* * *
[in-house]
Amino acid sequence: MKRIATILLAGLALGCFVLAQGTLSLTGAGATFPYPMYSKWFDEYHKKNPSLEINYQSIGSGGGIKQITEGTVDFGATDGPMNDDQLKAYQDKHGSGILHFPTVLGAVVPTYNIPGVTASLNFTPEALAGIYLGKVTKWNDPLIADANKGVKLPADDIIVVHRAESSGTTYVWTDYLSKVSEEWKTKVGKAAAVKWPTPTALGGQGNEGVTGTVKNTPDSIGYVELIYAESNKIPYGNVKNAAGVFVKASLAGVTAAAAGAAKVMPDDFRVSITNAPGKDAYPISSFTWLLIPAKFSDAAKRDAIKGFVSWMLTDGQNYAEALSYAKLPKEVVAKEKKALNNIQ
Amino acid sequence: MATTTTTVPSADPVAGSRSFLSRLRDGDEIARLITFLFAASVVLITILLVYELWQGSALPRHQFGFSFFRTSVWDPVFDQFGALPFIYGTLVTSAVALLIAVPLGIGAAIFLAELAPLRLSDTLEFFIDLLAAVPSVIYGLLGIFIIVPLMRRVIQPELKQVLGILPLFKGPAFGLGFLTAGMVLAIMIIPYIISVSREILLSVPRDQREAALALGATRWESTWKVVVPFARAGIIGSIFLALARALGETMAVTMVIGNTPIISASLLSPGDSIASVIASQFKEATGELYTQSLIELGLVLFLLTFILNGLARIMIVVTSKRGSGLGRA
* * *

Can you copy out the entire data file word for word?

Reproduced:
[in-house]
Amino acid sequence: MKRIATILLAGLALGCFVLAQGTLSLTGAGATFPYPMYSKWFDEYHKKNPSLEINYQSIGSGGGIKQITEGTVDFGATDGPMNDDQLKAYQDKHGSGILHFPTVLGAVVPTYNIPGVTASLNFTPEALAGIYLGKVTKWNDPLIADANKGVKLPADDIIVVHRAESSGTTYVWTDYLSKVSEEWKTKVGKAAAVKWPTPTALGGQGNEGVTGTVKNTPDSIGYVELIYAESNKIPYGNVKNAAGVFVKASLAGVTAAAAGAAKVMPDDFRVSITNAPGKDAYPISSFTWLLIPAKFSDAAKRDAIKGFVSWMLTDGQNYAEALSYAKLPKEVVAKEKKALNNIQ
Amino acid sequence: MATTTTTVPSADPVAGSRSFLSRLRDGDEIARLITFLFAASVVLITILLVYELWQGSALPRHQFGFSFFRTSVWDPVFDQFGALPFIYGTLVTSAVALLIAVPLGIGAAIFLAELAPLRLSDTLEFFIDLLAAVPSVIYGLLGIFIIVPLMRRVIQPELKQVLGILPLFKGPAFGLGFLTAGMVLAIMIIPYIISVSREILLSVPRDQREAALALGATRWESTWKVVVPFARAGIIGSIFLALARALGETMAVTMVIGNTPIISASLLSPGDSIASVIASQFKEATGELYTQSLIELGLVLFLLTFILNGLARIMIVVTSKRGSGLGRA